By Melissa Ryan
Digital organizing is finding your people, building relationships with them, and mobilizing them at key moments. Online communities, platforms, and technologies come and go but that core never changes. At the end of the day, digital organizing is the same as any other kind of organizing. Three years ago I got interested in extremism and disinformation because I could see trolls organizing in real-time on every social network. While I didn’t understand their strategy at first, I could see that what might look like chaos at first glance was strategic once you started looking for the patterns.
In the last three years we’ve learned a lot about how the far right organizes online. And I’m confident that I (and CARD readers) have a solid understanding of the strategy behind disinformation, trolling, and other kinds of digital campaigns. As 2020 approaches far more attention is being paid to how both the right and left are organizing online. It’s tempting to focus on the new platforms that have emerged and the new policies tech companies have put in place. I’m interested in that but at the end of the day how people use those tools and work around those policies matters more.
Social Media Researcher Erin Gallagher offered some incredible insight into how #MAGA-land organizes and mobilizes on Twitter with her article on Trump Trains. She provides us with plenty of data about how Trump supporters built follow-for-follow networks to pummel Twitter with content and create dense networks of pro-Trump activists. The data itself is fascinating but Erin goes one step further, getting one of the Trump Train conductors to walk her through their strategy and why it works on the record:
One of my main questions: Do trains work? Do they actually help grow your following? Dale told me, “Yes they definitely work. Growth has exploded for conservatives in [the] past couple years.” That certainly seems to be the case, so many MAGA accounts have tens of thousands of followers — and many of them are also following tens of thousands of accounts.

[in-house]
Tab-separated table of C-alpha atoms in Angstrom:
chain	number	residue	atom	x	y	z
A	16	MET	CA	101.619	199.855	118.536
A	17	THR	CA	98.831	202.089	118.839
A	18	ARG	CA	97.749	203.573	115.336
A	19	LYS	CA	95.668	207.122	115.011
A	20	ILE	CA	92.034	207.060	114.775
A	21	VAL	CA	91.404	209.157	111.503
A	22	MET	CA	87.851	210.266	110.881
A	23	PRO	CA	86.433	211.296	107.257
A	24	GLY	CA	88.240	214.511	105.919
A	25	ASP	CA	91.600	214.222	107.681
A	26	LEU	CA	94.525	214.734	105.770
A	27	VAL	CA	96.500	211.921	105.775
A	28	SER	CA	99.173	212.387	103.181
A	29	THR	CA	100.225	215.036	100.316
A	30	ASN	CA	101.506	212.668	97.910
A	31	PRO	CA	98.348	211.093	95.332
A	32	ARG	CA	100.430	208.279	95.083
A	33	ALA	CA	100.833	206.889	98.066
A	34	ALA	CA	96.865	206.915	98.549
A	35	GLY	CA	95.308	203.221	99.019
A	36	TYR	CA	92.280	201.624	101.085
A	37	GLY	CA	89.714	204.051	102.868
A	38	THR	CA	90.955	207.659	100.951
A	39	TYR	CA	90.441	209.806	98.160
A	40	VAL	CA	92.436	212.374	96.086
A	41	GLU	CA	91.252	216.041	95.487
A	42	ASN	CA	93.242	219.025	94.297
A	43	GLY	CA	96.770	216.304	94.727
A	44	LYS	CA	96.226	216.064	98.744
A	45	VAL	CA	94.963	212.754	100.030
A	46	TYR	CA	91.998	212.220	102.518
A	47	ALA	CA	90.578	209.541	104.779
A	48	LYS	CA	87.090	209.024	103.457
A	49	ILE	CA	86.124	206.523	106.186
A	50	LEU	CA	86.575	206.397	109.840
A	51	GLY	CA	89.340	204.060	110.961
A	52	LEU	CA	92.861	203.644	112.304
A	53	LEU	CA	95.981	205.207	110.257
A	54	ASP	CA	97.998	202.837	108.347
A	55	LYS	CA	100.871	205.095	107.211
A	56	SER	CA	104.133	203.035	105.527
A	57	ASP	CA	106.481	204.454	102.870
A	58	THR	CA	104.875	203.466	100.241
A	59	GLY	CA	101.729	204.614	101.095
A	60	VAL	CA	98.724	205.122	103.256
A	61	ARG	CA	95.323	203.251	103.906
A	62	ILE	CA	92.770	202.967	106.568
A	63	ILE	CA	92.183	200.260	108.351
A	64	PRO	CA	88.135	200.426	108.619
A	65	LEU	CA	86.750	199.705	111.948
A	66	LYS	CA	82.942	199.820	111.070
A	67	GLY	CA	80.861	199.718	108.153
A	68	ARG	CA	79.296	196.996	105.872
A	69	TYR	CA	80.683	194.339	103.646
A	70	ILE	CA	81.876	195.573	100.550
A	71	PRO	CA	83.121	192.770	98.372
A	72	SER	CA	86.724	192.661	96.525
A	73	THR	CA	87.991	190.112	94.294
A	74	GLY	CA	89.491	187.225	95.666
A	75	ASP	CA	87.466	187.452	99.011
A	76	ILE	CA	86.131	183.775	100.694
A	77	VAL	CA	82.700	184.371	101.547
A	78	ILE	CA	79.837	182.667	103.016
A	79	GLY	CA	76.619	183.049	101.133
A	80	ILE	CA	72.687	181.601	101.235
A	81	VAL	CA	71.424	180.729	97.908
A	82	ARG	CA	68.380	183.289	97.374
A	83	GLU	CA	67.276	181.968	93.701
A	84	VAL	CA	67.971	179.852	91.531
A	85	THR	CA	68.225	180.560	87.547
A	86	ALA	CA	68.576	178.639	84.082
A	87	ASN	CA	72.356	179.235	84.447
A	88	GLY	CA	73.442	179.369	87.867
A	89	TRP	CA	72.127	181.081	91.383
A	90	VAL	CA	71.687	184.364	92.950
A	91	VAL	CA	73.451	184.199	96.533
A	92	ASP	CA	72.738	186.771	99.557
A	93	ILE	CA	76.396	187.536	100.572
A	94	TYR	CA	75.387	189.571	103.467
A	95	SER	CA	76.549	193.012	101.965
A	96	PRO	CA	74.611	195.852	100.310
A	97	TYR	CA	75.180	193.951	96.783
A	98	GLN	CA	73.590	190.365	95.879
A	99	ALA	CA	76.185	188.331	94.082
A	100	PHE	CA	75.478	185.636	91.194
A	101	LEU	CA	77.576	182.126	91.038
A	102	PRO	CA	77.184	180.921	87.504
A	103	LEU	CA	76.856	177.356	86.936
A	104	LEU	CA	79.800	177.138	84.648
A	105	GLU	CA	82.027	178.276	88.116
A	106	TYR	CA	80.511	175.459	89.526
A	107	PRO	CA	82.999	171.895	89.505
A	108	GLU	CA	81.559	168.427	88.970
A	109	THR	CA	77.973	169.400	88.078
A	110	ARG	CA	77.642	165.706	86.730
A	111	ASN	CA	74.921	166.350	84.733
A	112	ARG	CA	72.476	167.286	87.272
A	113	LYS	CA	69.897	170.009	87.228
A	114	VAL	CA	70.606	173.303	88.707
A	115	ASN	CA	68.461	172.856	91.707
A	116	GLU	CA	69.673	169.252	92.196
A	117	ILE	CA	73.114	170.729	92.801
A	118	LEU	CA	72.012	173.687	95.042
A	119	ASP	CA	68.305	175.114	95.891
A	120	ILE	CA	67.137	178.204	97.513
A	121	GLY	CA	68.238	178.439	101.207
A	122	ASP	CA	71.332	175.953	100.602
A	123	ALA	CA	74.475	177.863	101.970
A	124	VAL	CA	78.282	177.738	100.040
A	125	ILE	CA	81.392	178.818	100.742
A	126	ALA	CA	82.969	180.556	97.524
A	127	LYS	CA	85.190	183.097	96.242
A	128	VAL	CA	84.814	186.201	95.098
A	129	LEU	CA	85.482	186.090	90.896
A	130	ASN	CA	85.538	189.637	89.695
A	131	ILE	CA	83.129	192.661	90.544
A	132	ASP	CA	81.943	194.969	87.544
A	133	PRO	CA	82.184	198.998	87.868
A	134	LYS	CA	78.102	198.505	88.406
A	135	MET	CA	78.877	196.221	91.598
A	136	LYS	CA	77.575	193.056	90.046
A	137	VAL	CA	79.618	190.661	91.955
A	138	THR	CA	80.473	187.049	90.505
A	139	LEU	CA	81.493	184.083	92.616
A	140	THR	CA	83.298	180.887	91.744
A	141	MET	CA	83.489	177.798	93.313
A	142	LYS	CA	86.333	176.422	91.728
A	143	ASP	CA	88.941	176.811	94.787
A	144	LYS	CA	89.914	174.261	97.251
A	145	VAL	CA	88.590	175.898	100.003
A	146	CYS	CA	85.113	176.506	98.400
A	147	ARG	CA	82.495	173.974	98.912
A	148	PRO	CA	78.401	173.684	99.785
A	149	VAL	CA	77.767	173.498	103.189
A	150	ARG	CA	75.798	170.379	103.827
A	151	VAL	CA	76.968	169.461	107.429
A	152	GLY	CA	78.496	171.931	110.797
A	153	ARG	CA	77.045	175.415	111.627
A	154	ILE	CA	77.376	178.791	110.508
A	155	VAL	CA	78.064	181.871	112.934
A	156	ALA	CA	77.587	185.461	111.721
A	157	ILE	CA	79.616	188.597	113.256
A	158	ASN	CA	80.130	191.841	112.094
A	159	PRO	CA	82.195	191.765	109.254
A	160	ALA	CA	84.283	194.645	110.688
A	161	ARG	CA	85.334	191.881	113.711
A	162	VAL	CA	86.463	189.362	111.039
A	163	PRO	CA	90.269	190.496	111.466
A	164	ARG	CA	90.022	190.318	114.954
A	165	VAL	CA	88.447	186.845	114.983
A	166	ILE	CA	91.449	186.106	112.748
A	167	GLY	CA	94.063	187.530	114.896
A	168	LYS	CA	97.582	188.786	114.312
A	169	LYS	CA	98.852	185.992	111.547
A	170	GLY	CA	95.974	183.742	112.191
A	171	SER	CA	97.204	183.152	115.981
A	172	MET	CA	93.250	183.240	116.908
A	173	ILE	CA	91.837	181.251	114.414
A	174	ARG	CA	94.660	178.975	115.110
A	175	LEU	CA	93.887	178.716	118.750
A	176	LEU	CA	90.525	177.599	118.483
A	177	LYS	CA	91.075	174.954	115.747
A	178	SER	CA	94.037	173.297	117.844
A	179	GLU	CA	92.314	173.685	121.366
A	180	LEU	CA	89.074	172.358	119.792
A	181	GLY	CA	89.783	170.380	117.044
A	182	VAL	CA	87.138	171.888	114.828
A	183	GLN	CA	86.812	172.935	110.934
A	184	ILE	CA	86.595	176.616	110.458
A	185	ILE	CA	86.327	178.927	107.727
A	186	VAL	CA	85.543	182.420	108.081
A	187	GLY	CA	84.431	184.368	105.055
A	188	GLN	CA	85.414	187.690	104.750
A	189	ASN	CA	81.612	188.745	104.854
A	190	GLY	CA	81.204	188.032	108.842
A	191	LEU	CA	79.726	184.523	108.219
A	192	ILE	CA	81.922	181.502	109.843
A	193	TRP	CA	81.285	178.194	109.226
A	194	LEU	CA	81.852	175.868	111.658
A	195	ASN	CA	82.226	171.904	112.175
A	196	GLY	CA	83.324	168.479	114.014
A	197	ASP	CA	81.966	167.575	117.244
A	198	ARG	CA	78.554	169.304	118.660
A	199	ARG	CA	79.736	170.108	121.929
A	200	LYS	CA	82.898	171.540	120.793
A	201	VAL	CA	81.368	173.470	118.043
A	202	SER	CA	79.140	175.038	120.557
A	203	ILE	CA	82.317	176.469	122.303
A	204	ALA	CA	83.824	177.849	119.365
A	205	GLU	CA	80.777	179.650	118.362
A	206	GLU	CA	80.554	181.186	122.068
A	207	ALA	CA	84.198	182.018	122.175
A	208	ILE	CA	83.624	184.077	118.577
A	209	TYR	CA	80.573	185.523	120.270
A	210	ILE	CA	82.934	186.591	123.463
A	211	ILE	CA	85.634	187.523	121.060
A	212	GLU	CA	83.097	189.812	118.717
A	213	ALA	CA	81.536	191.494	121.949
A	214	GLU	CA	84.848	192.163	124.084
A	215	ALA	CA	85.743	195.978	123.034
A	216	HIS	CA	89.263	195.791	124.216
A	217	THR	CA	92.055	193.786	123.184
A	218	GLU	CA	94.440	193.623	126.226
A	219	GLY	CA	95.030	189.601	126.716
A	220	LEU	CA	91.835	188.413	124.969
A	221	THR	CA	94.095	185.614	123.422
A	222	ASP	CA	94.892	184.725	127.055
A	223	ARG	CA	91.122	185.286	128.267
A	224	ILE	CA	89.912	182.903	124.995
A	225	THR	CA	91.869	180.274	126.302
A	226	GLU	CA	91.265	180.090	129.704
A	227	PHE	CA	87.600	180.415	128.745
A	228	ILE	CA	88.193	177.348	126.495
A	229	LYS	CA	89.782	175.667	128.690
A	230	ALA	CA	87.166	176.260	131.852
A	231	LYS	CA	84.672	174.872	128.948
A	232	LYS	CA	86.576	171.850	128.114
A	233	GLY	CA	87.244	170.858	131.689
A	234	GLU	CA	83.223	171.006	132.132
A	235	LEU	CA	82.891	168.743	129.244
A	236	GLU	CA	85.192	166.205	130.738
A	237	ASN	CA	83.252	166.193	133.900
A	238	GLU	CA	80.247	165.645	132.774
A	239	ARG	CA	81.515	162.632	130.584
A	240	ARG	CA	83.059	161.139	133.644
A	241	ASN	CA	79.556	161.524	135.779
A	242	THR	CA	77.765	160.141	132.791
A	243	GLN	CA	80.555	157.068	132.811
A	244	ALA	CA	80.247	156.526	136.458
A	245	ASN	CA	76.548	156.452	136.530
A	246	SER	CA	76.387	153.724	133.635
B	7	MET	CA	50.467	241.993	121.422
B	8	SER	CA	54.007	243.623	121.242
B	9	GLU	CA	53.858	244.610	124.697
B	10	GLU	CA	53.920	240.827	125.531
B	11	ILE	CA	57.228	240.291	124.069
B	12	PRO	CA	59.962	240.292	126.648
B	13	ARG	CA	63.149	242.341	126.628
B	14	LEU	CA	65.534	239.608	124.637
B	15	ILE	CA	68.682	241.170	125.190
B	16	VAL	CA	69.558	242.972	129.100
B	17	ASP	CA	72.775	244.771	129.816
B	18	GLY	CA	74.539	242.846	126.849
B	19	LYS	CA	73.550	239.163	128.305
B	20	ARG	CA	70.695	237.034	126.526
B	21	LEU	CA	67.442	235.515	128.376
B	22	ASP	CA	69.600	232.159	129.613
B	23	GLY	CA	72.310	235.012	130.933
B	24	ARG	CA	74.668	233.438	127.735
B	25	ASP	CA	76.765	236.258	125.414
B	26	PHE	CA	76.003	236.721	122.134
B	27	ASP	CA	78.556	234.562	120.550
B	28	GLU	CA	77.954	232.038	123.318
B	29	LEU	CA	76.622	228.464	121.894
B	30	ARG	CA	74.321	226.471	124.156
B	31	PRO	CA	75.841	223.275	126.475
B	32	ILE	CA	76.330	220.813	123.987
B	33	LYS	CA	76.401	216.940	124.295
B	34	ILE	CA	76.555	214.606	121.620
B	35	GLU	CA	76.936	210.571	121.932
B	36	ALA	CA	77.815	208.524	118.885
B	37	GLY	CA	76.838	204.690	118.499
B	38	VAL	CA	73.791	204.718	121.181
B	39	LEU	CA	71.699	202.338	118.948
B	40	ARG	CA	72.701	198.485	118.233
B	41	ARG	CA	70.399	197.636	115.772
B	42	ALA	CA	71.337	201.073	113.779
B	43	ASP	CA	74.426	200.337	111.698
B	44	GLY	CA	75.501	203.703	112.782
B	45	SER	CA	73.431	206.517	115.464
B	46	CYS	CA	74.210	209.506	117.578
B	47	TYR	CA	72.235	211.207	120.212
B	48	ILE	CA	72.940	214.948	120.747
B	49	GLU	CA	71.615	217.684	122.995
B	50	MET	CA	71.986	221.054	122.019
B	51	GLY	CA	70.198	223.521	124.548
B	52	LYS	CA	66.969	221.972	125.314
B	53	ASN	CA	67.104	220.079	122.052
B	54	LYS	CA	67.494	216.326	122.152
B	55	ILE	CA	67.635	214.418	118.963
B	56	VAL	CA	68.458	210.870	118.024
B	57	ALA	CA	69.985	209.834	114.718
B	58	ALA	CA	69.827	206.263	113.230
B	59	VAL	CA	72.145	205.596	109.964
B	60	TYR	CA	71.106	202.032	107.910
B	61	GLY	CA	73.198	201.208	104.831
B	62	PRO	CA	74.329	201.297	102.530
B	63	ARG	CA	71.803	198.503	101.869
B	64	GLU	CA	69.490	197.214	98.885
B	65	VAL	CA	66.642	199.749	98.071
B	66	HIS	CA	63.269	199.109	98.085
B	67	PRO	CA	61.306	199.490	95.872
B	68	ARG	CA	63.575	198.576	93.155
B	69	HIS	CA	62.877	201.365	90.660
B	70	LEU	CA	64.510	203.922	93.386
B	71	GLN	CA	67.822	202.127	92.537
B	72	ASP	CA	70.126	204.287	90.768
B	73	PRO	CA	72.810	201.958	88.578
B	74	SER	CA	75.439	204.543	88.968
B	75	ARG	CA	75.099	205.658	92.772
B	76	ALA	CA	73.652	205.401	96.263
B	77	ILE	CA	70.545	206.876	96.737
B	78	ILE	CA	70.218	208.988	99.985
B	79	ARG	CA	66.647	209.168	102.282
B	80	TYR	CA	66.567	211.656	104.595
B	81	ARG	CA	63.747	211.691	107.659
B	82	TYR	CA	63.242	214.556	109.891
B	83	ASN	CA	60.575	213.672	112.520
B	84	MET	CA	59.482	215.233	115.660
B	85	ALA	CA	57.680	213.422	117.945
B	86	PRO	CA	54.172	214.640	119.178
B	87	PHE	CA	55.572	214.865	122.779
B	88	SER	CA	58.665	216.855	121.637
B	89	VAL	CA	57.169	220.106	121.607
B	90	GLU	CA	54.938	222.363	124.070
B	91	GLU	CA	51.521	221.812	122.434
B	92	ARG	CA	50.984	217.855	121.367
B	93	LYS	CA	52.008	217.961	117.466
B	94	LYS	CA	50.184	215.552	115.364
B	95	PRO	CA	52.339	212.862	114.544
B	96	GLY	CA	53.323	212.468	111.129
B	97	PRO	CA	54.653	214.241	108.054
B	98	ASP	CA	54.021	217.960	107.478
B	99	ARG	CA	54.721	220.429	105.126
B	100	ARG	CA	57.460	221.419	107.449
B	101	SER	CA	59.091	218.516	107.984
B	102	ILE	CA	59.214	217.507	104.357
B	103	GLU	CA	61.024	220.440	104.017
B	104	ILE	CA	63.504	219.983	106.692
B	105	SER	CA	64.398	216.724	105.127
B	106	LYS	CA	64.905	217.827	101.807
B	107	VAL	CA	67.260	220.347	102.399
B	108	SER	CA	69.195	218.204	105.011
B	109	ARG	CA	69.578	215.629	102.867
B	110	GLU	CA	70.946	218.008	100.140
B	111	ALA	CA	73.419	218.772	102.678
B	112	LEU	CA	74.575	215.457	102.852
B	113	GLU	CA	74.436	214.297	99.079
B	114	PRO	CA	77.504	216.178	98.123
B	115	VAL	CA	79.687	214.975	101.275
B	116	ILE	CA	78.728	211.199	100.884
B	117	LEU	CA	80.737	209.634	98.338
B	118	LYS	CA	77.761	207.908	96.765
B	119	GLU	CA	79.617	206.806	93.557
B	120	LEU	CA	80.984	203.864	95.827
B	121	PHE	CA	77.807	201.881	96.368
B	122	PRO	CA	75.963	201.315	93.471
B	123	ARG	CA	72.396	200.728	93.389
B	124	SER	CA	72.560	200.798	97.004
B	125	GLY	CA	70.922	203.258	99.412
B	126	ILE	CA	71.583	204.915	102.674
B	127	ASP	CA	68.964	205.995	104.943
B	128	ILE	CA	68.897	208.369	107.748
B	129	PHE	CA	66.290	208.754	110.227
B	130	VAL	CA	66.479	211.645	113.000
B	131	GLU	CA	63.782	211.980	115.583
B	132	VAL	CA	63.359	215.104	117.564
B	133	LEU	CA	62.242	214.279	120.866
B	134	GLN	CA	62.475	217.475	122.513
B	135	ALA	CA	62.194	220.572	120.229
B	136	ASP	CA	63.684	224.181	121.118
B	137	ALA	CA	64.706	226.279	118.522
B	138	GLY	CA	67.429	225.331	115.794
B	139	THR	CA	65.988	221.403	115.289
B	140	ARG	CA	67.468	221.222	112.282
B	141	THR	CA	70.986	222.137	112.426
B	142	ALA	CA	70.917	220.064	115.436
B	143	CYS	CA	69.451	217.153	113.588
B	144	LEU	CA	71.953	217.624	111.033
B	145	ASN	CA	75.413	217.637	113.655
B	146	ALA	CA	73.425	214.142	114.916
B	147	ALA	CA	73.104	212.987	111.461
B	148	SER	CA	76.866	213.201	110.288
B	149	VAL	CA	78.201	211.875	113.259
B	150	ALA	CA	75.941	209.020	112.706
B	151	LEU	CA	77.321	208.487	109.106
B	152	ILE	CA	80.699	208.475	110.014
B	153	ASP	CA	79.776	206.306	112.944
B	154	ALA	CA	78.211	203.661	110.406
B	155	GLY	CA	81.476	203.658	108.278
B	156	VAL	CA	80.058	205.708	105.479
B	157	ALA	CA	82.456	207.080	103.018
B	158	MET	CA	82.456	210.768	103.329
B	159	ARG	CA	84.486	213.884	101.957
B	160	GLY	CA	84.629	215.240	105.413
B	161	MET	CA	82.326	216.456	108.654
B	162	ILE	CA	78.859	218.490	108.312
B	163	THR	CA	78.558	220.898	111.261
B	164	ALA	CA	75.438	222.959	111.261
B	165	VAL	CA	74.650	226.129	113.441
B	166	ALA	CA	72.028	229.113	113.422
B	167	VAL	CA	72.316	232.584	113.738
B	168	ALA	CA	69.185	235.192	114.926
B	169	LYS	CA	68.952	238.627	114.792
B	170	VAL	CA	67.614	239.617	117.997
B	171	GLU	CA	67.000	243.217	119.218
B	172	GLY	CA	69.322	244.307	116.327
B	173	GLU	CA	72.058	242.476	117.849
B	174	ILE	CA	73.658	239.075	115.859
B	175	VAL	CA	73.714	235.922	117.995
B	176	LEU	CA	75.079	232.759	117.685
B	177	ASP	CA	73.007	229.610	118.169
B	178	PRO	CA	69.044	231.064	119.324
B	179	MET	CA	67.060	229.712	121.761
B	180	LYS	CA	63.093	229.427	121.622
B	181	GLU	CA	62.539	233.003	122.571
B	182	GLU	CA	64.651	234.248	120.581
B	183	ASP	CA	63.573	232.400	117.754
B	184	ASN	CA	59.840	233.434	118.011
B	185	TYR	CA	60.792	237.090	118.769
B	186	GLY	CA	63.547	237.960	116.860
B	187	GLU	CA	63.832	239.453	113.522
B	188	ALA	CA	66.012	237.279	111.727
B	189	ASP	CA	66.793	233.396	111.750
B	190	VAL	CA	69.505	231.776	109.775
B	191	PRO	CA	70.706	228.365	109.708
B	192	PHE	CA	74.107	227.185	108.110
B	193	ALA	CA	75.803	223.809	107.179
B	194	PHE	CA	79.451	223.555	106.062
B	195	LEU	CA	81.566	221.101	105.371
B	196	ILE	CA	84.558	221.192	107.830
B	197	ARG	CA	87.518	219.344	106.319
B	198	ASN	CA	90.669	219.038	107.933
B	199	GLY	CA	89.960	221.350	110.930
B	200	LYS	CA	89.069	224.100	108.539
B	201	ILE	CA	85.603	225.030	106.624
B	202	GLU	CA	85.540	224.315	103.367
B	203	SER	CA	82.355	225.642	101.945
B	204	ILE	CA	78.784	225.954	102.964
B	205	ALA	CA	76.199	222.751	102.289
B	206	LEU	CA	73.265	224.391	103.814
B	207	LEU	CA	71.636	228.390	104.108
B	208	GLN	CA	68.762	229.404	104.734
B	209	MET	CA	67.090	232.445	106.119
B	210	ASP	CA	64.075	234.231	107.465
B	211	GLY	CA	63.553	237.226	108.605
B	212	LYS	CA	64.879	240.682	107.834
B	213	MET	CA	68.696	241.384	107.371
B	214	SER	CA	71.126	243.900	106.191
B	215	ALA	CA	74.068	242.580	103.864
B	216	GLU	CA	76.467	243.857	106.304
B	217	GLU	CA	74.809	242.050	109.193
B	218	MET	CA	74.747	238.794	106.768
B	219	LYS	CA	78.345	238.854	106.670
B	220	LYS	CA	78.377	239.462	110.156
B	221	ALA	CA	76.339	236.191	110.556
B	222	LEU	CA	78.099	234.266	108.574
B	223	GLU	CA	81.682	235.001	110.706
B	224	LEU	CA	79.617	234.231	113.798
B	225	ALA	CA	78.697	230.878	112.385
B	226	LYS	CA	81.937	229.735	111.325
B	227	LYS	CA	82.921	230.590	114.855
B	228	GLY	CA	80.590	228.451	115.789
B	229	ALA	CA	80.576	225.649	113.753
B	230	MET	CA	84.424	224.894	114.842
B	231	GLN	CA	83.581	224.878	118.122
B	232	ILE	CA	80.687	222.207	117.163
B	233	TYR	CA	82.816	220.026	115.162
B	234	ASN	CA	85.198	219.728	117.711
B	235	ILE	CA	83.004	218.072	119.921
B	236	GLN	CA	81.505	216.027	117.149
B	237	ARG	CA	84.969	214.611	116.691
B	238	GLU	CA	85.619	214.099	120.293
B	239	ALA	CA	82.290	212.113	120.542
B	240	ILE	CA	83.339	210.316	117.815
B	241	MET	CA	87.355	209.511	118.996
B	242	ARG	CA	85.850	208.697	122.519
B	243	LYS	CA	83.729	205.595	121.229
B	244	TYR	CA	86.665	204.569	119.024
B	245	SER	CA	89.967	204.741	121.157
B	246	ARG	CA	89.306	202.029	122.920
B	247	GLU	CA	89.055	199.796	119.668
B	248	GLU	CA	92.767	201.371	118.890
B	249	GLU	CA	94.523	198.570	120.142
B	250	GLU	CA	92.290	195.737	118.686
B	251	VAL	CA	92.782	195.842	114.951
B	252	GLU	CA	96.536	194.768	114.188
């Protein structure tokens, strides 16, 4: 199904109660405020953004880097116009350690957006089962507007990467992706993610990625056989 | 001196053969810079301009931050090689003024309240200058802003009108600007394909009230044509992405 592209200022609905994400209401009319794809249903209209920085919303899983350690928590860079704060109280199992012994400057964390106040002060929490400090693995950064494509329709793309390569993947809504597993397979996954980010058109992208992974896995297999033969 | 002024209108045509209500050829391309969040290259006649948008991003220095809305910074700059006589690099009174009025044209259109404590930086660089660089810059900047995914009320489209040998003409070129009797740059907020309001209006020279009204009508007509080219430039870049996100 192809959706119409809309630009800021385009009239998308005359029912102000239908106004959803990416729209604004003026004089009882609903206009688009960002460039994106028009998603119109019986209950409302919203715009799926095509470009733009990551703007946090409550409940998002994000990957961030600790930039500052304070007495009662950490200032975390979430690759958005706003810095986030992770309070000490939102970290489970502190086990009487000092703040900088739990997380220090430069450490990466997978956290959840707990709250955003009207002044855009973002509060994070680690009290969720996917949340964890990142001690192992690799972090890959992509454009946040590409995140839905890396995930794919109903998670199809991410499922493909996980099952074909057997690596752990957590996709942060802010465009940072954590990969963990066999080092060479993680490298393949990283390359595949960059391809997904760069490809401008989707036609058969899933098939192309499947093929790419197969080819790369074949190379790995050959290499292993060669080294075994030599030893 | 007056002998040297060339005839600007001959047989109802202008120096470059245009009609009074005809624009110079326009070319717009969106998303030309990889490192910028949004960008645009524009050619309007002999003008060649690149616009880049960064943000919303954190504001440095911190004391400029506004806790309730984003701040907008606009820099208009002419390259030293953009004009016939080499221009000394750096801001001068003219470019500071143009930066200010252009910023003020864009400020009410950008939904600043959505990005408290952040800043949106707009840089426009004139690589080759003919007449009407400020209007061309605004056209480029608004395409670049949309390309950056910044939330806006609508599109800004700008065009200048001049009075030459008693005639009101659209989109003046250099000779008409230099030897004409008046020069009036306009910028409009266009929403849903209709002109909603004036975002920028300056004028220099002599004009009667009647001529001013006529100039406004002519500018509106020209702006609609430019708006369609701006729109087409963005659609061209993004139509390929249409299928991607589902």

He also thinks there are very few real bots involved and that conservatives are “so well organized and efficient that liberals like to call them bots since they themselves are not as efficient and organized.”
Dale told me, “the real bots are scammers and marketers that run many accounts on a profit basis. They have ‘feeds’ that are computer-generated. Twitter and liberals are not so concerned about those.” (He’s not wrong.)
Both Erin and her source Dale take great pains to point out that these networks are primarily driven by human supporters and not botnets. I’ll add that most of their activity wouldn’t be considered against the rules by Twitter. Which is probably why the tactic hasn’t changed much since 2015. #TrumpTrain has also become a popular meme on the right. On Twitter, the hashtag always has a flurry of activity. You see constant references to the #TrumpTrain in other online spaces. And President Trump himself has retweeted at least one #TrumpTrain meme.
Speaking of pro-Trump online communities I’m enjoying the in-fighting over at /r/the_donald over the future of their community. Right Wing Watch’s Jared Holt reports that “Three moderators of the Reddit community known as “The_Donald” were unceremoniously removed from their roles, according to a community moderator’s since-deleted post from yesterday. The sudden ejection is the latest crack along the fault lines that are tearing at the foundation of the community.” (Credit also to Alex Kaplan who broke the news on Twitter.)